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Posted: Thu May 08, 2008 11:33 pm
This spirit spans the diaspora from Spain to South America. The raw material ranges from grape skins to sugar cane.
I was mucking about with some of the Spanish style, and we held a typical Galician themed meal ending as described here
. It certainly got the party rolling!
Posted: Fri May 09, 2008 10:13 am
Did you recite the spell as well?
Posted: Fri May 09, 2008 12:08 pm
Indeed we did!
Posted: Thu Jul 03, 2008 8:11 pm
In Madeira rum (known as Aguar dente) distillation from local sugar cane has sadly all but died in recent years, mainly because the sugar cane growing on the island is also dying out as crops of vegetables especially replace the small cane fields located in the island's warmest microclimate valleys.
I had the opportunity to taste the local produce of rum, and it is very, very pungent, smoky and carrying in it strong burned flavour. You either love it or hate it. Still I think Madeira must be one of the Northernmost places where sugar cane has been grown for centuries, and the loss of the local industry and rum is - a loss.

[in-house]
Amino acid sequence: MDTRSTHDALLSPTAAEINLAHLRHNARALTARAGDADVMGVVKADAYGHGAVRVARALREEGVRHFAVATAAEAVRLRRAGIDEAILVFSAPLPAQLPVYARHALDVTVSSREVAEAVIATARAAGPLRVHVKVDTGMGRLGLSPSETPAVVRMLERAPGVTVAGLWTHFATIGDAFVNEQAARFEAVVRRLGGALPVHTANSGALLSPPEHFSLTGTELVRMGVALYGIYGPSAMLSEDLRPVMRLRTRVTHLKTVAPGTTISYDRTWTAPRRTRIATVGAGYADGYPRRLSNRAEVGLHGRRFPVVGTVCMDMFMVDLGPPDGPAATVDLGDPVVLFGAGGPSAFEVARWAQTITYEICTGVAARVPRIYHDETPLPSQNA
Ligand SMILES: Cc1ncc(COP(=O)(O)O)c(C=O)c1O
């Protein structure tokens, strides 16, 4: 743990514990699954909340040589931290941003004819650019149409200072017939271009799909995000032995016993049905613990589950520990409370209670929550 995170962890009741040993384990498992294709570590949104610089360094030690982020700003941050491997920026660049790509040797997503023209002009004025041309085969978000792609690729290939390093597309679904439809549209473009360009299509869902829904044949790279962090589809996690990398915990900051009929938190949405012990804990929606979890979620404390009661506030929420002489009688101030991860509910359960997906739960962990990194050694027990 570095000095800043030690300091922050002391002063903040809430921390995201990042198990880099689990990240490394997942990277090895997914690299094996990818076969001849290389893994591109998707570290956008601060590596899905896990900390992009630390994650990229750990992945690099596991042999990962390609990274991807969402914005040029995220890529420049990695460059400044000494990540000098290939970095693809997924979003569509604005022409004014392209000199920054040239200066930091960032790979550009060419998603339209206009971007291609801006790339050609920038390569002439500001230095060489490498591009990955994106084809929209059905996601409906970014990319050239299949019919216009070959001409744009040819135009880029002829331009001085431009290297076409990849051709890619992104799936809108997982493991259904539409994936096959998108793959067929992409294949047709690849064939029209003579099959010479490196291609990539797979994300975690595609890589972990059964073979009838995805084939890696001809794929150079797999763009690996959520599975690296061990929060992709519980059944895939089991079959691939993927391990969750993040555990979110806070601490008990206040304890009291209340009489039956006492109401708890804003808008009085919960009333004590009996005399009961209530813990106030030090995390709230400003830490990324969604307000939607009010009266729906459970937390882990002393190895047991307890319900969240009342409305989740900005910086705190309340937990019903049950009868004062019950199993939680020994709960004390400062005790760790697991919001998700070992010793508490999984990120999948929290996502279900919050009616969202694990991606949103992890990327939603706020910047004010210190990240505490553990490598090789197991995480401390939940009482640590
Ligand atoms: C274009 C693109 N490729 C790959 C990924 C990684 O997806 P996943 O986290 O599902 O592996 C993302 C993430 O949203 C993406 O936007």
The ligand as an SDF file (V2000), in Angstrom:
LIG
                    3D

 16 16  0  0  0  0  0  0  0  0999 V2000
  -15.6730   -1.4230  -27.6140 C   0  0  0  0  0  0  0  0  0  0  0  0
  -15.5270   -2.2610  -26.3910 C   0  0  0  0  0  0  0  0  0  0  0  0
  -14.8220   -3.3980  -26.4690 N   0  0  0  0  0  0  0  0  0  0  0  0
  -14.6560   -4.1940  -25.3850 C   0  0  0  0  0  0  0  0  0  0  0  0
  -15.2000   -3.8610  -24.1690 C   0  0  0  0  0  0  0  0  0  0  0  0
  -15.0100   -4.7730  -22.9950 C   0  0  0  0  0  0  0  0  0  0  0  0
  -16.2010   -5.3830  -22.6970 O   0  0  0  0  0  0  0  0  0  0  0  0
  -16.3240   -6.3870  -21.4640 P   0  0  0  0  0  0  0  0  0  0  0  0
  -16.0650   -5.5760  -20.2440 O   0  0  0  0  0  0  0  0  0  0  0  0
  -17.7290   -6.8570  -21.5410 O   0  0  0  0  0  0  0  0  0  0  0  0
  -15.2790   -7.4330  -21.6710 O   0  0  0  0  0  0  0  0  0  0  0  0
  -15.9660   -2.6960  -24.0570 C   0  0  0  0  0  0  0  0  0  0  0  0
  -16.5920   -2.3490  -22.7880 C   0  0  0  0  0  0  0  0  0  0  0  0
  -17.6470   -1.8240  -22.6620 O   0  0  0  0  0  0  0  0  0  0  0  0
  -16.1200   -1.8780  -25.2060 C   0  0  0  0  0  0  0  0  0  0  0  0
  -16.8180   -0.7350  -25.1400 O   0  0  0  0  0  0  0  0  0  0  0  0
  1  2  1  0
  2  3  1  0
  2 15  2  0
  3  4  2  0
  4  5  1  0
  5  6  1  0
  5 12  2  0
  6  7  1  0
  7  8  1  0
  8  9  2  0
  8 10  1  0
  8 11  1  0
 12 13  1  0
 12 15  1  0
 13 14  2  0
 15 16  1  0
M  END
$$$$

Posted: Fri Jul 04, 2008 7:48 am
I have some of this product. It is labelled Aguardiente Verde. Not too badly.
Posted: Fri Jul 04, 2008 11:27 am
I got the anejo from Madeira, but on 2nd trip there was told that they no longer had the product.
Posted: Wed Sep 10, 2008 3:58 pm
i haven't had the Spanish stuff, but do regularly keep a bottle of the Colombian handy (Antioqueno is the brand).
Colombian aguardiente is distilled from Molasses and flavored with Anise, it is quite tasty, and very nice in mixed drinks.